Last week, Huawei and ZTE were going about their business as usual, but this week, they’re the focal points of a report published by the U.S. House Intelligence Committee, accusing them of being threats against US national security.
The report, which is the result of 12-months of research, concludes that the two Chinese companies cannot be trusted, and could be embedding software capable of spying on US citizens in its telecommunications hardware. The recommendation is to block all US company acquisitions by Huawei and ZTE, and that companies should not use their products.
Now that the report has been released, it’s easy to see why the committee feels this way, as both Huawei and ZTE failed to provide a lot of information, documentation and answers to a variety of questions. Hardly the response of those with nothing to hide. However, there are two sides to every story, and Huawei and ZTE have now responded to the accusations, publishing statements of their own that — naturally — tell a slightly different one to that of the report.
Huawei starts out by saying “The United States is a country ruled by law, where all charges and allegations should be based on solid evidence and facts. The report … failed to provide clear information or evidence to substantiate the legitimacy of the Committee’s concerns.”
The company says it “hoped to ensure the investigation would be fact-based and objective in its review” and that it “cooperated with the Committee in an open and transparent manner,” but “despite our best effort, the Committee appears to have been committed to a predetermined outcome.”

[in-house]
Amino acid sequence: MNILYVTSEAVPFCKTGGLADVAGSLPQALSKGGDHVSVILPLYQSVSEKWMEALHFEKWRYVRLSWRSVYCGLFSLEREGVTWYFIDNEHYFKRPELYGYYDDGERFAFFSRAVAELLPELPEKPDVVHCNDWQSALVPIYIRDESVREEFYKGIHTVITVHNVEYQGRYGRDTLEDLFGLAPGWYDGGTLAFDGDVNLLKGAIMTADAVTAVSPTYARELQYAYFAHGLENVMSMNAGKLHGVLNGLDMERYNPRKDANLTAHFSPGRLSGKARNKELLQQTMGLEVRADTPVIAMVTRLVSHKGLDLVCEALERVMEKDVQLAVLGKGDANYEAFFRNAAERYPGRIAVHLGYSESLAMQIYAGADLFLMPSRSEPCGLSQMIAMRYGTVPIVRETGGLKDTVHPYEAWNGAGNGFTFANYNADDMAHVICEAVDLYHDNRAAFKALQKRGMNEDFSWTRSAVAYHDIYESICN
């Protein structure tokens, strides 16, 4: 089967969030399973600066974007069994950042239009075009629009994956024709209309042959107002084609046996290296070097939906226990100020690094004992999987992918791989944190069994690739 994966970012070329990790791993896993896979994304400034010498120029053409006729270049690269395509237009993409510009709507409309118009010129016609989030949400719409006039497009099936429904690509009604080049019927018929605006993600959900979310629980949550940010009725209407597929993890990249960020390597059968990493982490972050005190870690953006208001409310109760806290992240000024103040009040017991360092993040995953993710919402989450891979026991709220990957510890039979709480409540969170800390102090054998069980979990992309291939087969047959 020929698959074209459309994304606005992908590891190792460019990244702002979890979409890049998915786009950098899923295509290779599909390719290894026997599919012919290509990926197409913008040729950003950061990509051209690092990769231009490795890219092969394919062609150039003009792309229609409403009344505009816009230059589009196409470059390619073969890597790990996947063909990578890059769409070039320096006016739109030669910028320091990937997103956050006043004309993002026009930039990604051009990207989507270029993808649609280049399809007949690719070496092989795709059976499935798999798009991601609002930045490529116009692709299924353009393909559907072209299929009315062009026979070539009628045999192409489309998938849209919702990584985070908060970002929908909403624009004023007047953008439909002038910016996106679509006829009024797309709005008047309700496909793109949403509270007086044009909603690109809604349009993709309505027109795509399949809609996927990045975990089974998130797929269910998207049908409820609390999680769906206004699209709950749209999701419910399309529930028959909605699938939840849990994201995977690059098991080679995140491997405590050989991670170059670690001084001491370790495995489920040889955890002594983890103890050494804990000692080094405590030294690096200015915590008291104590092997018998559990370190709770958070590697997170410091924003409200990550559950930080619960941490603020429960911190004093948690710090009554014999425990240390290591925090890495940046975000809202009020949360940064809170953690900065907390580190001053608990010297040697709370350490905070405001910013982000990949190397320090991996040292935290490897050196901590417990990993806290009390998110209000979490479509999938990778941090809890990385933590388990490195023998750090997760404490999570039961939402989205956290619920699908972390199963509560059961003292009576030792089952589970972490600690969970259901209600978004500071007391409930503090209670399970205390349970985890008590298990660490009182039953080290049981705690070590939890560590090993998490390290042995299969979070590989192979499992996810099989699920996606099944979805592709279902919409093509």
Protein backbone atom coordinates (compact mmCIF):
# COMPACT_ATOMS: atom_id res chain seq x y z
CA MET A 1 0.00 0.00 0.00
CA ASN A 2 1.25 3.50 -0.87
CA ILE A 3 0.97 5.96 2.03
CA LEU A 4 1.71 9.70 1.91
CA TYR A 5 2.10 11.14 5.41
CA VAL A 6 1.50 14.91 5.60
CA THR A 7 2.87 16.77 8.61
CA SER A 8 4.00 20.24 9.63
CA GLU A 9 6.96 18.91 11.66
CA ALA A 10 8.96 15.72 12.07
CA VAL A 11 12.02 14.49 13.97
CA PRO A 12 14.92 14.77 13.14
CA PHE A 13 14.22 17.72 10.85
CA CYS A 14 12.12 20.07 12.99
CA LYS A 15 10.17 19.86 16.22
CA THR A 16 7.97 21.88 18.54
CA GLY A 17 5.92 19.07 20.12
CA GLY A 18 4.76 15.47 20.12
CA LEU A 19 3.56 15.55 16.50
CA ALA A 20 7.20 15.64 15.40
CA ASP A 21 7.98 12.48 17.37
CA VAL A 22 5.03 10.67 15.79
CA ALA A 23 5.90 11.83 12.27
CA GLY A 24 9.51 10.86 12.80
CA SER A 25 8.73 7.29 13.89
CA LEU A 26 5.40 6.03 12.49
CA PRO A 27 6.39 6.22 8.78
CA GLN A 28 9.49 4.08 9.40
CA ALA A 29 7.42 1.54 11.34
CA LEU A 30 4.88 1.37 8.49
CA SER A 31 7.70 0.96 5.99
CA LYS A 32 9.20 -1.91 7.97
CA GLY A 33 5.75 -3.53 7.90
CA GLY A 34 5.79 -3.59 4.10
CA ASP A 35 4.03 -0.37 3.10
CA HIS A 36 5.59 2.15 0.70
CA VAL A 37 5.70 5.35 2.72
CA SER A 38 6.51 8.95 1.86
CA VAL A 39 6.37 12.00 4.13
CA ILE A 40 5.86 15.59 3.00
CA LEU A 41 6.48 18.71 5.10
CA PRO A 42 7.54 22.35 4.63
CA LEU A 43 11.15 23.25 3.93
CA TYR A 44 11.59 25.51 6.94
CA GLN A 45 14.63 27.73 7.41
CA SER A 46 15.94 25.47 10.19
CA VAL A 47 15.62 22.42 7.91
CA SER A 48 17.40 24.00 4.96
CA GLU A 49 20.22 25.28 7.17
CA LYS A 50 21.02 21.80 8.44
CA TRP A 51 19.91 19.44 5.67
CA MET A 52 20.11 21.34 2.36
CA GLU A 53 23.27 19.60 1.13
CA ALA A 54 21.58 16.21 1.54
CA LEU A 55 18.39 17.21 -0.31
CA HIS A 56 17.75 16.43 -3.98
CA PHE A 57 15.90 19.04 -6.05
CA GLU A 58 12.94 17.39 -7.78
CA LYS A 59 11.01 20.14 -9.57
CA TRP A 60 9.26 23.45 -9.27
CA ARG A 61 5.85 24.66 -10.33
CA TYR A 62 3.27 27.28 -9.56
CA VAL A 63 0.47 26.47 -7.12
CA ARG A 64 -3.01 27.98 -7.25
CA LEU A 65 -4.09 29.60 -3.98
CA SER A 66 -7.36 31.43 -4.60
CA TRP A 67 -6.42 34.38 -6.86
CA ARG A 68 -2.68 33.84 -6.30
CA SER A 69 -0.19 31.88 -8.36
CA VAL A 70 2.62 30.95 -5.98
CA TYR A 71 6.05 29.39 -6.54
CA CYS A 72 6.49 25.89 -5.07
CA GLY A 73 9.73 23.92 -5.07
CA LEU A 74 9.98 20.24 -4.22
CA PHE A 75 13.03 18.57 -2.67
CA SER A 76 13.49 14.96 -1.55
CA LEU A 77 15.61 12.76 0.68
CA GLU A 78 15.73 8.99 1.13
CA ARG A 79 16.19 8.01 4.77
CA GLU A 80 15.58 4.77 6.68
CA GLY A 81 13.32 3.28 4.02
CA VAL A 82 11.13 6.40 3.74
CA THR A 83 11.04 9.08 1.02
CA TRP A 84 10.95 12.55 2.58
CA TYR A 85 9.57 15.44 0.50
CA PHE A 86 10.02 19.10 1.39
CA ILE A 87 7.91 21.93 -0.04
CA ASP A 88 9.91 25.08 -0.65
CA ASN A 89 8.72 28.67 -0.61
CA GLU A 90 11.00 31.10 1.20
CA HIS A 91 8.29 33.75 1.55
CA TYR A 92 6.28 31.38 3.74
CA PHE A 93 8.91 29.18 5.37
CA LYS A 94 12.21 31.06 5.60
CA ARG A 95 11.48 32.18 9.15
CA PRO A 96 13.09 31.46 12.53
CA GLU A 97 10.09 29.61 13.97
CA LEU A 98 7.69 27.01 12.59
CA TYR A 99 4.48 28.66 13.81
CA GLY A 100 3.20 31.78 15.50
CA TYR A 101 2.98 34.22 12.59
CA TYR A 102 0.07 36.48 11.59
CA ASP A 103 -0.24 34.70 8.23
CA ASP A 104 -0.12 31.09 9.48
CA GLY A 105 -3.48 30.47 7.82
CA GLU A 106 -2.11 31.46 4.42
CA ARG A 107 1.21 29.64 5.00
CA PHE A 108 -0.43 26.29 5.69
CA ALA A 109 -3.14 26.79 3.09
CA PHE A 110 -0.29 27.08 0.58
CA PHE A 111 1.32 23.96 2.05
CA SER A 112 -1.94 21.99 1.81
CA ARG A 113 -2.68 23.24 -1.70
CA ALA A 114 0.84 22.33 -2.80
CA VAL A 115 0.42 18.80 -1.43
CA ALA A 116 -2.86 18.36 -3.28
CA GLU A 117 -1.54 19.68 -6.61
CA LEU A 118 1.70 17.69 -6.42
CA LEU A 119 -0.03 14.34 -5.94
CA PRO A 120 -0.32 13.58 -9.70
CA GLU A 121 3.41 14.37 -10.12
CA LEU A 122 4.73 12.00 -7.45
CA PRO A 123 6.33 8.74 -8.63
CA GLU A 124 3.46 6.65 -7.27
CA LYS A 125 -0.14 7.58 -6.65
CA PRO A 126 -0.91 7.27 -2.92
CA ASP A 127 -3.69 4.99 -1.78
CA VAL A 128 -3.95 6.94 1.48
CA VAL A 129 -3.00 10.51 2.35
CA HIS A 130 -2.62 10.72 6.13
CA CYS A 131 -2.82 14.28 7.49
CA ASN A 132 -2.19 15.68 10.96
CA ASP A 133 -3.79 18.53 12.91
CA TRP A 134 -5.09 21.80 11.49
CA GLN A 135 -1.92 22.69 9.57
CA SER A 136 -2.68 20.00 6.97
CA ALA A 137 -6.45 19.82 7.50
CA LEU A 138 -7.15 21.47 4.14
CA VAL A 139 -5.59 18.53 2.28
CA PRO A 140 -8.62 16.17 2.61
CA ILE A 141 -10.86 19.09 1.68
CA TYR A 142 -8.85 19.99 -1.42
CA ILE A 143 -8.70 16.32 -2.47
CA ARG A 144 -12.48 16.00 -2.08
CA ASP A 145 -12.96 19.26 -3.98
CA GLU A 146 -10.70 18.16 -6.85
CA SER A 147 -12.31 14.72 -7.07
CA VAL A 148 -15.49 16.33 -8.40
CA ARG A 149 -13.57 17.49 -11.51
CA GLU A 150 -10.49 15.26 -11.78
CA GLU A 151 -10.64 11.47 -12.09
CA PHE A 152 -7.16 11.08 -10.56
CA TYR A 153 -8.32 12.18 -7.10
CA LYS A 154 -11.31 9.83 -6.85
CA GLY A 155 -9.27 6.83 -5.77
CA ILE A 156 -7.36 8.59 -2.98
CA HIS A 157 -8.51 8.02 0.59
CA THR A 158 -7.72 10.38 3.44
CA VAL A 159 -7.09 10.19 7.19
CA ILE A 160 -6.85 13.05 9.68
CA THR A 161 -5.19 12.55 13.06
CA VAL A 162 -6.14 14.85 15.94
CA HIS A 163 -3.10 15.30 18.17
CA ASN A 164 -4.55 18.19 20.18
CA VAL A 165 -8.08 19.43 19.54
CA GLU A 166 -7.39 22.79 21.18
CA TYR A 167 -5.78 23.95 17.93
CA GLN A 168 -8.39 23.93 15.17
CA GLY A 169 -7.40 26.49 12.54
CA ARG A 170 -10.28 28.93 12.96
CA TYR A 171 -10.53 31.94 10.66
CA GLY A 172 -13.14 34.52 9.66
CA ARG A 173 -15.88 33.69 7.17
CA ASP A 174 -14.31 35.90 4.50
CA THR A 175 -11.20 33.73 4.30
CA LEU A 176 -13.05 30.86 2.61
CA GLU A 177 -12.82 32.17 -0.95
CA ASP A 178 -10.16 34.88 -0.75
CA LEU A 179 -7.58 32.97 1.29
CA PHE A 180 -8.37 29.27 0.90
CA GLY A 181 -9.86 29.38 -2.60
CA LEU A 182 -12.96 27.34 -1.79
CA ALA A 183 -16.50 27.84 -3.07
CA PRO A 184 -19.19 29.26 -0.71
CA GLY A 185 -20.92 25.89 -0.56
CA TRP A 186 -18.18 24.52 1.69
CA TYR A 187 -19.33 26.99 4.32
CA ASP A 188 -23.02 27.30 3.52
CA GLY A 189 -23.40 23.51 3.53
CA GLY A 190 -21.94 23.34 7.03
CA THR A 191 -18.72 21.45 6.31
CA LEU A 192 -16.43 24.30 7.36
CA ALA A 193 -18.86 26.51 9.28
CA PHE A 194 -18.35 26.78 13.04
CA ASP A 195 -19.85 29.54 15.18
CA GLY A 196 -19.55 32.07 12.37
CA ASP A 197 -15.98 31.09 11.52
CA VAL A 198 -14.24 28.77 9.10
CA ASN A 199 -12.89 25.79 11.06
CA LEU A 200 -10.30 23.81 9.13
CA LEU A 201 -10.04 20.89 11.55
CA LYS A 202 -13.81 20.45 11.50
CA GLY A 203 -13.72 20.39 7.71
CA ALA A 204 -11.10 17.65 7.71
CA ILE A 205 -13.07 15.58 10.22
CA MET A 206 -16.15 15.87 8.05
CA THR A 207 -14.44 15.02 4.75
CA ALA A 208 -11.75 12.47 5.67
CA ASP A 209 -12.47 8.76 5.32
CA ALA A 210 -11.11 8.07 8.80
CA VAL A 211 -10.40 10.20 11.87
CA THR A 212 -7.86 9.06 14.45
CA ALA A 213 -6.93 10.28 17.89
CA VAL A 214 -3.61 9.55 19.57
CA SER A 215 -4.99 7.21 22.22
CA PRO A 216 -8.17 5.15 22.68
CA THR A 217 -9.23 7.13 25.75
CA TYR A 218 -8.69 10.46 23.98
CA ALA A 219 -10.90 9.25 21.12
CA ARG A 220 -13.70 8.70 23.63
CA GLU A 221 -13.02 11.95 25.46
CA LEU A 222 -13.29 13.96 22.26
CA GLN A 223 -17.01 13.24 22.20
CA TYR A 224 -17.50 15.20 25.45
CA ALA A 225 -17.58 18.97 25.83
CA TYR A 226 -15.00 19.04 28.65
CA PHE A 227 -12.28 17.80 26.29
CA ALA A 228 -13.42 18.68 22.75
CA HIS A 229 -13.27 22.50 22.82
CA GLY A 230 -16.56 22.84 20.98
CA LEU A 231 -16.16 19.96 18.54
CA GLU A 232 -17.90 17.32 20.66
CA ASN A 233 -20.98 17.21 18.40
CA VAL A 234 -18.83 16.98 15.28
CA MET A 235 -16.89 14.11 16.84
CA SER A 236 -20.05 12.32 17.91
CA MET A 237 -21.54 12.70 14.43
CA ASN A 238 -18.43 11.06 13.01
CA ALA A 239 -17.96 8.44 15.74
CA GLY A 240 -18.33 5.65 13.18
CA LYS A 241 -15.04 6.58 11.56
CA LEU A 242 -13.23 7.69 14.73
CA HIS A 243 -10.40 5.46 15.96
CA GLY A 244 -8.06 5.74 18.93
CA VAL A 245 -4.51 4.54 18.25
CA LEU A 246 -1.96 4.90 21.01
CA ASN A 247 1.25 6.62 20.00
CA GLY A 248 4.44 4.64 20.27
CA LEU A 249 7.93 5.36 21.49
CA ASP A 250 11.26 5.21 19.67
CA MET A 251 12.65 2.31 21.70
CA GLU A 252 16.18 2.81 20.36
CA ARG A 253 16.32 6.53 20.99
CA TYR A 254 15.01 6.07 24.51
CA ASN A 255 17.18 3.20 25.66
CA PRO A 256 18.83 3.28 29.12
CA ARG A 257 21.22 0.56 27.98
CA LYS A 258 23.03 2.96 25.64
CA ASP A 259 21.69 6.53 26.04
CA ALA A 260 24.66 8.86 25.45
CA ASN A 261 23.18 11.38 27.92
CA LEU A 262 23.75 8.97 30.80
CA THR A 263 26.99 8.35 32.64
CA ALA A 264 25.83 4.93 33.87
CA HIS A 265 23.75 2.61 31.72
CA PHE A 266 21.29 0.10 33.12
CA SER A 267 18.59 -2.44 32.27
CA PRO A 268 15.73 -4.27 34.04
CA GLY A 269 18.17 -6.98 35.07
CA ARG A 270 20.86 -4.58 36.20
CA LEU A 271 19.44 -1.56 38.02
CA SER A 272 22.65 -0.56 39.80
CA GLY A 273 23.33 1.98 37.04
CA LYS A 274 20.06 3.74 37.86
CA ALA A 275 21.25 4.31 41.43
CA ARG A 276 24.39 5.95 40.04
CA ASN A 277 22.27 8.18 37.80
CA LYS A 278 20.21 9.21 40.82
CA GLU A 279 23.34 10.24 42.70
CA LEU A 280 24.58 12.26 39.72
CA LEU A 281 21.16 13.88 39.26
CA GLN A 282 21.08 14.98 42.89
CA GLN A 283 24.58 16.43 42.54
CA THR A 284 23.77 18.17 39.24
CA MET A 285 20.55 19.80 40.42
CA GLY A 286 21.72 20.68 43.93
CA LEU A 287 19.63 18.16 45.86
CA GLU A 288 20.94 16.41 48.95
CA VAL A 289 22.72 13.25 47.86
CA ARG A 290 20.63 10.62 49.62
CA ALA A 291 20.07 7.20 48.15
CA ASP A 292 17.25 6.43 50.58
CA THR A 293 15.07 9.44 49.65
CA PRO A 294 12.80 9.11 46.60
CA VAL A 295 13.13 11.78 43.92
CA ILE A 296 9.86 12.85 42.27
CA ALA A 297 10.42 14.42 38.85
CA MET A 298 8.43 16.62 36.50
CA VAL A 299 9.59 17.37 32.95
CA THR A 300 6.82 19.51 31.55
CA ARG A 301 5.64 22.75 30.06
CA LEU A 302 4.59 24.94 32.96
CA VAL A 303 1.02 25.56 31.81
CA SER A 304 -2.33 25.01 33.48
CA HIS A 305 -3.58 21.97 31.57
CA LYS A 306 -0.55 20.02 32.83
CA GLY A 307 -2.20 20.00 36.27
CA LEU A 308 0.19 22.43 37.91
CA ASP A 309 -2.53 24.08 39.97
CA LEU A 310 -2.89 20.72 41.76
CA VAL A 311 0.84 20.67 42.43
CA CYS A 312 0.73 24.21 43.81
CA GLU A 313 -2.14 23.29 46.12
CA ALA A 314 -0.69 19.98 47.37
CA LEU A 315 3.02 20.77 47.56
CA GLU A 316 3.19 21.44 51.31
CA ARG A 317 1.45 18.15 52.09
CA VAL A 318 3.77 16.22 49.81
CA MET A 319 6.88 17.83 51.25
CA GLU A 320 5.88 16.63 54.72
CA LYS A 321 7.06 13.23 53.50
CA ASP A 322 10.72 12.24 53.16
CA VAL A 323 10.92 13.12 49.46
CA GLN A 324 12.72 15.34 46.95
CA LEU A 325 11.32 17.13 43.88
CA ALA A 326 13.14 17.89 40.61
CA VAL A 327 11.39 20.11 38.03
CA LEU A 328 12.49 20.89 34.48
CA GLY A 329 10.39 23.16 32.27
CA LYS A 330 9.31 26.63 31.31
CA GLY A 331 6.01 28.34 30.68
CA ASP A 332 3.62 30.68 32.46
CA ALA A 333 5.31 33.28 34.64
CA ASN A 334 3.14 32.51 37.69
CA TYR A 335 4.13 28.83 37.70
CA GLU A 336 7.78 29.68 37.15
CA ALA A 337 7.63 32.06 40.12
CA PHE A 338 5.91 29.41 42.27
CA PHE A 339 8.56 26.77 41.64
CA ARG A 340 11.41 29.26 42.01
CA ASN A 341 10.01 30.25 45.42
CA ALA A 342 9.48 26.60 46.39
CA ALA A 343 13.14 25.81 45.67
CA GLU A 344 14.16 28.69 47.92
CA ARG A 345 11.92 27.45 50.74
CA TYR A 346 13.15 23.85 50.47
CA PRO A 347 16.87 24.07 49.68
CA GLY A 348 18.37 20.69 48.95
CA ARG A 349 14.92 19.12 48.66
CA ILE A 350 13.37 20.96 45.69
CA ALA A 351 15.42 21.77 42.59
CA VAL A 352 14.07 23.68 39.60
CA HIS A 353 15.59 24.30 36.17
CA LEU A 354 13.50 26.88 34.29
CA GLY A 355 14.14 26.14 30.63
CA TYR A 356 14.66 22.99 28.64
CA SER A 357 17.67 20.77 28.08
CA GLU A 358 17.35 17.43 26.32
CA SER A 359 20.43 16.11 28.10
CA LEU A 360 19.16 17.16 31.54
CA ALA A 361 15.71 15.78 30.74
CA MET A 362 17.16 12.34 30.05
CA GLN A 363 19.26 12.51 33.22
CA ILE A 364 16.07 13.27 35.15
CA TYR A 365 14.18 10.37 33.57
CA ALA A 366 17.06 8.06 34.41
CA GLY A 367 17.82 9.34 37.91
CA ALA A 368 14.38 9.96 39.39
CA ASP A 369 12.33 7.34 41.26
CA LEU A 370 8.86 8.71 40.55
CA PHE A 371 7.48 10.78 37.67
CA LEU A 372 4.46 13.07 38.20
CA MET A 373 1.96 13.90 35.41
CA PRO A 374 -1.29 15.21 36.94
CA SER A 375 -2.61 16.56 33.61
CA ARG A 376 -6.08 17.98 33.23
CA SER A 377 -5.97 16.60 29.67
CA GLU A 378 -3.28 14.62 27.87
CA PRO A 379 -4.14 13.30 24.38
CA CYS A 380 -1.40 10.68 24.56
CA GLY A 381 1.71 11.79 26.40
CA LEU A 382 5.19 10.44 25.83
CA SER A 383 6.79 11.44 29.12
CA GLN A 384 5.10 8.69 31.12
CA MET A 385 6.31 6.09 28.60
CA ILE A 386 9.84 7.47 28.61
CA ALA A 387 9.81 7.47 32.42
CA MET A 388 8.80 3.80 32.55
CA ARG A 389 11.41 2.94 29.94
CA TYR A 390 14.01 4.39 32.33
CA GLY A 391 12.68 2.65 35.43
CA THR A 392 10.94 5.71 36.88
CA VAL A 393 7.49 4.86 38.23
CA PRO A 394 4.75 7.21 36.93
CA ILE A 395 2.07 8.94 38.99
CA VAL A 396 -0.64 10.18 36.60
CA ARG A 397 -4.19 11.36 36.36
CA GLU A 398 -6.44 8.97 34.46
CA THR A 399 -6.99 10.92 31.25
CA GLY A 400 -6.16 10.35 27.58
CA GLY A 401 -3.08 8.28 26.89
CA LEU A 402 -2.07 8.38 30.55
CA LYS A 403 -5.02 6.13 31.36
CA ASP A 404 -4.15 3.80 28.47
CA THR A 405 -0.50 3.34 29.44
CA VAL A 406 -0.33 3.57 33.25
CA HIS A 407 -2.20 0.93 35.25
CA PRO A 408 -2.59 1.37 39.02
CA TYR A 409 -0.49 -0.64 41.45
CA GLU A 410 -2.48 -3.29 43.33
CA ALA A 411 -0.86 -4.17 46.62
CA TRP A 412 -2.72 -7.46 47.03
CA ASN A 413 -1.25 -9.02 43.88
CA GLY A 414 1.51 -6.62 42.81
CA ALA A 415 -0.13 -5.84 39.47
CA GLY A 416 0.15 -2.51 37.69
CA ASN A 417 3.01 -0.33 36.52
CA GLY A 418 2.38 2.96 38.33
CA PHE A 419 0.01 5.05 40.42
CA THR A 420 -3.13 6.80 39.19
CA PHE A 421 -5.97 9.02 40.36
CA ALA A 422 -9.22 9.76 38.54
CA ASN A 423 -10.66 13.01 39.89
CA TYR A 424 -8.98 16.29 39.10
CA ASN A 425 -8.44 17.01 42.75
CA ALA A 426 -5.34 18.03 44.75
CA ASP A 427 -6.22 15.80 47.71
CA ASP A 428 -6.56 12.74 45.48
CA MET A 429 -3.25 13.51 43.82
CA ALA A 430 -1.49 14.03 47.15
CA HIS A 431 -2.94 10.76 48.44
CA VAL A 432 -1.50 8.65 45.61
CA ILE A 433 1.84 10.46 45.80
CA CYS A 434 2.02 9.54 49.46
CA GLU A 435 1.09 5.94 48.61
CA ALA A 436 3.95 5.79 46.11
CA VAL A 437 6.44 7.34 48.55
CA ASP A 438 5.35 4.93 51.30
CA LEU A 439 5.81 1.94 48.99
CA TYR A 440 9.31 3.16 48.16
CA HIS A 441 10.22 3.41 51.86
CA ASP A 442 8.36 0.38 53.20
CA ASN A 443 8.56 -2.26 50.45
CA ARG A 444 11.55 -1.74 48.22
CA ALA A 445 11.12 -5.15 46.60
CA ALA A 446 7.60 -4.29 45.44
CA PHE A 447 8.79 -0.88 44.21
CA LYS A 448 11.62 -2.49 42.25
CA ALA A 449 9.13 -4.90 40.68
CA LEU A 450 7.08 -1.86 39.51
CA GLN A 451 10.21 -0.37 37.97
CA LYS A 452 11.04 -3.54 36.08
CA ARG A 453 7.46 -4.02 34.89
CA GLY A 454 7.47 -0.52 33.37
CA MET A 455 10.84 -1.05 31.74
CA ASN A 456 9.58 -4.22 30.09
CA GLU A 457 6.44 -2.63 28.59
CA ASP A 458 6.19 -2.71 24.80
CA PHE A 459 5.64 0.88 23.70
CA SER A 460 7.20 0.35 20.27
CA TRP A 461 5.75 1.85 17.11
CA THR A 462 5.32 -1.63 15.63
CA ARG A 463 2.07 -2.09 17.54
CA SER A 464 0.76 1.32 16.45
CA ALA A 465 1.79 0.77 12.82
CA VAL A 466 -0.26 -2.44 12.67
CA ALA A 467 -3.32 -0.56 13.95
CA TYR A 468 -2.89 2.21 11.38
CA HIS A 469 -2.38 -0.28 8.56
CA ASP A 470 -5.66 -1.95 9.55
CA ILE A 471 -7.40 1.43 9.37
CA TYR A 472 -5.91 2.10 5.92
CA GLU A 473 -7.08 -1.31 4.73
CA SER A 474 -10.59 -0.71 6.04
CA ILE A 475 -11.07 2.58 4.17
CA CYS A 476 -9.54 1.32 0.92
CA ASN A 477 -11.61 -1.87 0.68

Huawei accuses the Committee of ignoring its proven track record of network security in the United States, and to the “large amount of facts we have provided,” as well as using “many rumors and speculations to prove non-existent accusations.”
It closes with “we will continue to do the best we can to provide our customers with safe, convenient and equal access to information and communications services.”
ZTE makes a recommendation of its own
ZTE has also published a statement on its website. It takes a different approach to Huawei, perhaps because it got off comparatively lightly in the report, by talking about its “vendor-neutral” Trusted Delivery Model; a service where its hardware, software and firmware is examined by an independent US government laboratory. ZTE says it offers this to all its global partners, including 140 governments.
The most interesting part of ZTE’s statement comes later though, beginning with a quote from the company’s director of global public affairs. He says “It’s noteworthy that, after a year-long investigation, the Committee rests its conclusions on a finding that ZTE may not be ‘free of state influence.’ This finding would apply to any company operating in China.”
He continues with “Virtually all of the telecom infrastructure equipment now sold in the US and throughout the world contains components made, in whole or in part, in China.” Here’s the cheeky part: “Particularly given the severity of the Committee’s recommendations, ZTE recommends that the Committee’s investigation be extended to include every company making equipment in China, including the Western vendors. It’s the only way to truly protect US equipment and US national security.”
One could take this section of the statement as being a wry attack on the document’s hypocrisy, or those already wearing tin-foil hats could interpret it as “it doesn’t matter what you do, we’re listening anyway,” presumably followed by a maniacal laugh.
The fallout from the damaging report has already claimed it first victim too, as Cisco has ended a sales partnership with ZTE, after it launched an enquiry into the Chinese company for selling Cisco-branded products in Iran, breaking international trade embargoes.
Who will be next?